Among respondents from candidate countries that have never received a single dollar in MCC assistance, 41 percent reported that MCC’s eligibility criteria were either “central to a few important reform efforts” or “instrumental to many important reform efforts.” Cote d’Ivoire, for example, is undertaking initiatives to stem corruption in order to become more competitive for MCC assistance.

When countries are selected and partner with MCC, our commitment to country ownership goes hand-in-hand with accountability. Country-owned development goes well beyond involving just a country’s government to also include citizens, beneficiaries, civil society organizations, and the private sector. We purposely invest in systems to build inclusive country capacity so our partners can drive their own development and hold actors accountable.

A key way of doing this is strengthening the monitoring and evaluation (M&E) capacity in our partner countries. We work closely with MCAs and implementers to make sure they comply with our rigorous M&E standards. In many countries, MCC’s focus on results is a new way of doing business, so the standard M&E budget for all compacts includes funds for M&E training. This is to ensure that project implementers learn about and are able to apply best practices in M&E during and after the compact to deliver an evidence-based accounting. Training materials on economic analysis, impact evaluation and M&E information systems have been developed for all countries. Participants from outside MCAs, like the employees of a partner country’s government, often attend many in-country trainings.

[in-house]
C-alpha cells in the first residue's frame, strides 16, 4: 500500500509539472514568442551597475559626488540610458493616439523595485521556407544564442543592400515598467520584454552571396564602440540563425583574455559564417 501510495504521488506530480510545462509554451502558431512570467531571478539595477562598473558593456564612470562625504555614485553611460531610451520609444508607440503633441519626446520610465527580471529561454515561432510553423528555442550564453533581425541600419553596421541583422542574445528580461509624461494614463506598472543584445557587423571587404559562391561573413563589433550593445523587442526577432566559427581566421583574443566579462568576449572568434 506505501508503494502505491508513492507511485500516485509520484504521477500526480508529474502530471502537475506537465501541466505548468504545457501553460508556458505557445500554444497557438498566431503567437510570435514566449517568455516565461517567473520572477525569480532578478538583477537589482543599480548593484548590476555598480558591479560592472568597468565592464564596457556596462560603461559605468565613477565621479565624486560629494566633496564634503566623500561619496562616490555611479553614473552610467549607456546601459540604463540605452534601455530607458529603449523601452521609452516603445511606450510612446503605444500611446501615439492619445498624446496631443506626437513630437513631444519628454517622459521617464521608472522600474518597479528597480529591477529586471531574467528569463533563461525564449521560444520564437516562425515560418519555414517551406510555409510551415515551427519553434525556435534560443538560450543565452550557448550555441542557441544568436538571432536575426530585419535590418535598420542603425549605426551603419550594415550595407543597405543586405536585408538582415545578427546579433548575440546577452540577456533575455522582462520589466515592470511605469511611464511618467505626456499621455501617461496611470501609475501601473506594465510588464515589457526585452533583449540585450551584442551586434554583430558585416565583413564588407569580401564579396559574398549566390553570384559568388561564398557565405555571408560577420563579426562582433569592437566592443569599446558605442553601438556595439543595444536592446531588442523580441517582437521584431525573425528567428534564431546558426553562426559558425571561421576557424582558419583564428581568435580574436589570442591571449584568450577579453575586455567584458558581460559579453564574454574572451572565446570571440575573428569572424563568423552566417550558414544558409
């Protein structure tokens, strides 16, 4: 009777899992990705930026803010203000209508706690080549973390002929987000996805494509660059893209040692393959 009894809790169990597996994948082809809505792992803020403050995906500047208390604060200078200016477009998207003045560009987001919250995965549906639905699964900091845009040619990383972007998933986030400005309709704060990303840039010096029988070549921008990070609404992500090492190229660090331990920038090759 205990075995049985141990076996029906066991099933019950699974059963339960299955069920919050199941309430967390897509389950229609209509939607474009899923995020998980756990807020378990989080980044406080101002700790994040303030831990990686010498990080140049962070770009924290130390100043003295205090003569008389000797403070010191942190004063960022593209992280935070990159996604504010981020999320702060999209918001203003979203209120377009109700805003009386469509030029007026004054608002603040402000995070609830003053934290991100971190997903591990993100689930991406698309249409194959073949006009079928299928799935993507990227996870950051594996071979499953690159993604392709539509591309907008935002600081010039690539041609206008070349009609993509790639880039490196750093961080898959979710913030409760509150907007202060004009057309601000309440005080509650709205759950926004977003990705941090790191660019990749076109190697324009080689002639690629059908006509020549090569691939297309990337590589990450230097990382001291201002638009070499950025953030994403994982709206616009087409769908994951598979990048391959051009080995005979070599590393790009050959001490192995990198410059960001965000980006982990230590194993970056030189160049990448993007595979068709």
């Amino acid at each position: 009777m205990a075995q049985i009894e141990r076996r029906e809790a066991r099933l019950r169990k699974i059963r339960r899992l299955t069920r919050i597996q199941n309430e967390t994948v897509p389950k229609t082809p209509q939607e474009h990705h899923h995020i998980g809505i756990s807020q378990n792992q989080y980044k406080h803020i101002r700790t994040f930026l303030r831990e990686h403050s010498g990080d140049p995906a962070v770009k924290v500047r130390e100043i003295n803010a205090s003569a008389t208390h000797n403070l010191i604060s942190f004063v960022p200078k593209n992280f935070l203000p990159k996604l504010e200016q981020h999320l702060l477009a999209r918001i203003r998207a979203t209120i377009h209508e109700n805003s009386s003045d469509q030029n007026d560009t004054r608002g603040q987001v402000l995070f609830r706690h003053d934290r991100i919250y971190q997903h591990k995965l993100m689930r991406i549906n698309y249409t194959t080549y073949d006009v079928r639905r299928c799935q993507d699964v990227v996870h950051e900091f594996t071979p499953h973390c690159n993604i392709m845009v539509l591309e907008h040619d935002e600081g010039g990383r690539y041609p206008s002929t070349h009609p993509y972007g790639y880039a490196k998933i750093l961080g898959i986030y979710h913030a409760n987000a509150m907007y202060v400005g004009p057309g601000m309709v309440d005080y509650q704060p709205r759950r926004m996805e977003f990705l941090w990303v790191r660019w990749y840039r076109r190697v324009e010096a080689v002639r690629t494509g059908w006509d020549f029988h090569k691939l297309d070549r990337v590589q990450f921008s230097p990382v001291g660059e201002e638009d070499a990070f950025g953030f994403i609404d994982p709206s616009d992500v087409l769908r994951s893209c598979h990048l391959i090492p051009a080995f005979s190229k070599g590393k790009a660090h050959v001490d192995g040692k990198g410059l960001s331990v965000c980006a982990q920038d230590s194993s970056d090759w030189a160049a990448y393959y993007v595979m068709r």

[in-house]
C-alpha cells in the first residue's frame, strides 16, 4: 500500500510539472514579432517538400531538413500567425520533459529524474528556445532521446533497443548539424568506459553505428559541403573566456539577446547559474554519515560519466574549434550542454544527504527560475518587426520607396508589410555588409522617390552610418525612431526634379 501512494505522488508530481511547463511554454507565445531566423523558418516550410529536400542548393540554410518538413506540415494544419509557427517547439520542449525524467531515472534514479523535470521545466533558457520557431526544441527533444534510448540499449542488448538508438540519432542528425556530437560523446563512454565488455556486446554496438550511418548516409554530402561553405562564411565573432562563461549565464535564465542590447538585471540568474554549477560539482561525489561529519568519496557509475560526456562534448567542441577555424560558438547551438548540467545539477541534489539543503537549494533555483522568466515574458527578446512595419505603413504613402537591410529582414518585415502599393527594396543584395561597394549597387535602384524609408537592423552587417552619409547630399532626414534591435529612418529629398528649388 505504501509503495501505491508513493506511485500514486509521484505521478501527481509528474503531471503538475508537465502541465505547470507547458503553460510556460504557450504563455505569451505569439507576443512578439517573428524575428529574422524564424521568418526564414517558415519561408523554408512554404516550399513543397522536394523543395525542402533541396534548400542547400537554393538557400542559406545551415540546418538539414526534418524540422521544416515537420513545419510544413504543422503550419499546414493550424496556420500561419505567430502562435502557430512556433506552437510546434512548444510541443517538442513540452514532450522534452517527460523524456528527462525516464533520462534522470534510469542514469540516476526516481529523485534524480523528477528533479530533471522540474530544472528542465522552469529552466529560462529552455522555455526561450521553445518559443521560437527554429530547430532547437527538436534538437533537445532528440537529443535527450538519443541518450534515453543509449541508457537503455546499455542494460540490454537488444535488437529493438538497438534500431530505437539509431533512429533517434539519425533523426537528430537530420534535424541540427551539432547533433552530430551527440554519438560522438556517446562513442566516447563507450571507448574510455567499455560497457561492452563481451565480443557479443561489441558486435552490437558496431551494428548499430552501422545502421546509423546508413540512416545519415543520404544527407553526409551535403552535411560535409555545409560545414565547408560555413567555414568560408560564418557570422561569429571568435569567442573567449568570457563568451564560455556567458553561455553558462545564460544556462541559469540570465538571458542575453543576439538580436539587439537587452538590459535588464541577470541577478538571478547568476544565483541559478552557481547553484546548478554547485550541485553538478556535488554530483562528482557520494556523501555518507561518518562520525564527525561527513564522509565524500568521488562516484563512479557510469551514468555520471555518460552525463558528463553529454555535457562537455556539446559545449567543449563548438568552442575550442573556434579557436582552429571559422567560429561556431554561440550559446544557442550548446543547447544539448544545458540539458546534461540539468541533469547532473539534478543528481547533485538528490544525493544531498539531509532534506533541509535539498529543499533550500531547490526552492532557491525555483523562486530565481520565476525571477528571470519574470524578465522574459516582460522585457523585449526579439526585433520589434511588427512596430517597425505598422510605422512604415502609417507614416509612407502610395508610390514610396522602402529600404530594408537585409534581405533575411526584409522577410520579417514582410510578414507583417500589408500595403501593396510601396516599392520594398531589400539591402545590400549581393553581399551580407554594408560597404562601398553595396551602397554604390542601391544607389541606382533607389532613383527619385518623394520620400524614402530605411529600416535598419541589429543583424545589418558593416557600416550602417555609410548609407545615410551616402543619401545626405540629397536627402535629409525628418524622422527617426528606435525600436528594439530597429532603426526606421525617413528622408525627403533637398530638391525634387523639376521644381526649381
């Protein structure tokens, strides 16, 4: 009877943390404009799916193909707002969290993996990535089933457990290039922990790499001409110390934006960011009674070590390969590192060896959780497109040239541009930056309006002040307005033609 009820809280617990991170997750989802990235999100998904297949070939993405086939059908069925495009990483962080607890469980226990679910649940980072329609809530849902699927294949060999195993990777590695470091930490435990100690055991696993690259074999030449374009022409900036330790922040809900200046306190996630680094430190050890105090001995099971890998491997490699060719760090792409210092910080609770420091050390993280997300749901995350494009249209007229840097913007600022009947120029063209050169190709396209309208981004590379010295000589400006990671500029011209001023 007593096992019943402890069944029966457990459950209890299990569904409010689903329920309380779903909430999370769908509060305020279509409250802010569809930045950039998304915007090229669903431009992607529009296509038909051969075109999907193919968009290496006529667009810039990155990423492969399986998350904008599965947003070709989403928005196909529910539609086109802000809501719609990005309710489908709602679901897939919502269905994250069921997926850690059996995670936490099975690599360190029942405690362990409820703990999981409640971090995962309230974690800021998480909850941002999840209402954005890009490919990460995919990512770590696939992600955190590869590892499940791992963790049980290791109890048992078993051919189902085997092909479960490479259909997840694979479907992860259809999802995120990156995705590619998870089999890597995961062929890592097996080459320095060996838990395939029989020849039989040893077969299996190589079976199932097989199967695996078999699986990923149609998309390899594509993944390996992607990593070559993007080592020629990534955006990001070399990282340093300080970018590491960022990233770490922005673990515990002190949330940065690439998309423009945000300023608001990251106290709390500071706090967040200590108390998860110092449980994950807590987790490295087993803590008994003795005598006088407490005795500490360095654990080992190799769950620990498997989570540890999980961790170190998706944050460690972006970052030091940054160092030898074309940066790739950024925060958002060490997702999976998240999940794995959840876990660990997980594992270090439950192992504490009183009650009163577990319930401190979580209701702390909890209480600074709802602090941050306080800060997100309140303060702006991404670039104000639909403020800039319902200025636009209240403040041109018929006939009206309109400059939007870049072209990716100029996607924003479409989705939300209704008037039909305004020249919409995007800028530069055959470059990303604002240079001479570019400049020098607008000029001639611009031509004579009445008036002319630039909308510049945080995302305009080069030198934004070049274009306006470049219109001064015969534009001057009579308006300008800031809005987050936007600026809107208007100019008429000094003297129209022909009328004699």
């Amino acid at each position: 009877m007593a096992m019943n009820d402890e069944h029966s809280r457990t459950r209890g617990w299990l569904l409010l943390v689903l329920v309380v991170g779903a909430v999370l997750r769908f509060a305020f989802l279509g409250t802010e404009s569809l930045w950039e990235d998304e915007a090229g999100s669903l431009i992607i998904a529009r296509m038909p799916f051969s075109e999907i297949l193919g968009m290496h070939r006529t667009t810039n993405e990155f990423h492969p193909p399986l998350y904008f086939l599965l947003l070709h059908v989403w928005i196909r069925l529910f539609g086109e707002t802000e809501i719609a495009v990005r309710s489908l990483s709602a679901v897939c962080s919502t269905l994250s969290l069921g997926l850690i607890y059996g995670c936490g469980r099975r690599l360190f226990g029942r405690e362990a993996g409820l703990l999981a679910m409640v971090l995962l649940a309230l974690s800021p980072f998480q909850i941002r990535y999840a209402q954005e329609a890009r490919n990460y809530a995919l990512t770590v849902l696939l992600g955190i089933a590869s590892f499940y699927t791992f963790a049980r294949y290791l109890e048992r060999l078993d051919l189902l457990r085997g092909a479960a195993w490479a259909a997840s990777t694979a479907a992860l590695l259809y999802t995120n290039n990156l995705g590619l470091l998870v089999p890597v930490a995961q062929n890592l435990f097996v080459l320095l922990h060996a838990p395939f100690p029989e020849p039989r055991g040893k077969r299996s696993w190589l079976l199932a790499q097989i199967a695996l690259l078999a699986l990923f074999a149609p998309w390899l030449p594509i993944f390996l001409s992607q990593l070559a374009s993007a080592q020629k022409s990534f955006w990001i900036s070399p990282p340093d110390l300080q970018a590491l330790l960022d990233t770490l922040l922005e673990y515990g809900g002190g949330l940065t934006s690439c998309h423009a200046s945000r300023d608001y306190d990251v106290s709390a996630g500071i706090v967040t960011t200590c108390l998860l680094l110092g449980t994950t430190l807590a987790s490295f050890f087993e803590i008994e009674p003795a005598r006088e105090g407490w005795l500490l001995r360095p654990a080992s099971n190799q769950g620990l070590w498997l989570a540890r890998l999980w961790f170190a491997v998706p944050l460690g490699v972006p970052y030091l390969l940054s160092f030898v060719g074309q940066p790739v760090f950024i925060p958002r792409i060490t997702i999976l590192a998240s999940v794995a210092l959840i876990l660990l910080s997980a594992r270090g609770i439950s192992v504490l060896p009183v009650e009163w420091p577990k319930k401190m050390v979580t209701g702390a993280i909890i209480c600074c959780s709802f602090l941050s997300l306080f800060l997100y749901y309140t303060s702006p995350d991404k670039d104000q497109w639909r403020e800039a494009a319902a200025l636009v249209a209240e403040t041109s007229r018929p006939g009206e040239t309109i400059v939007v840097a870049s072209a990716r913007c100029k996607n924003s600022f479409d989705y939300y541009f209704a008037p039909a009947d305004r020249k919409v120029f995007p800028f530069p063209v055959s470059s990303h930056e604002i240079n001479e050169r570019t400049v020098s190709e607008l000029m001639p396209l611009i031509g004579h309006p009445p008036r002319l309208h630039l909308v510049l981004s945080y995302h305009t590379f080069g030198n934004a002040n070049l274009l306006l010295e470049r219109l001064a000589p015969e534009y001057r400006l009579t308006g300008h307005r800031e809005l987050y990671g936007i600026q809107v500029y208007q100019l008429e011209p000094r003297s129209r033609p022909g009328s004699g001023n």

Capacity building efforts during fiscal year 2013 deepened the knowledge of M&E professionals, particularly those servings as project or sector leads. At MCC sector-specific training events on agriculture, land and human capital development, MCC emphasized problem diagnostics, program logic, monitoring, and independent evaluation. In Lesotho, for example, MCA staff and implementers attended a week-long data quality training to learn how to use monitoring data to improve project management. An M&E-focused training in Jordan included more than 30 participants from MCA-Jordan’s staff as well as employees from partner entities such as the Ministry of Water and Irrigation, the Water Authority of Jordan, the Ministry of Planning and International Cooperation, the Department of Statistics, the Government Tenders Department, and USAID.

Practicing our Values

By always learning, practicing excellence and being accountable, MCC is making notable contributions toward improving how the business of international development is conducted.

Evidence-based decision making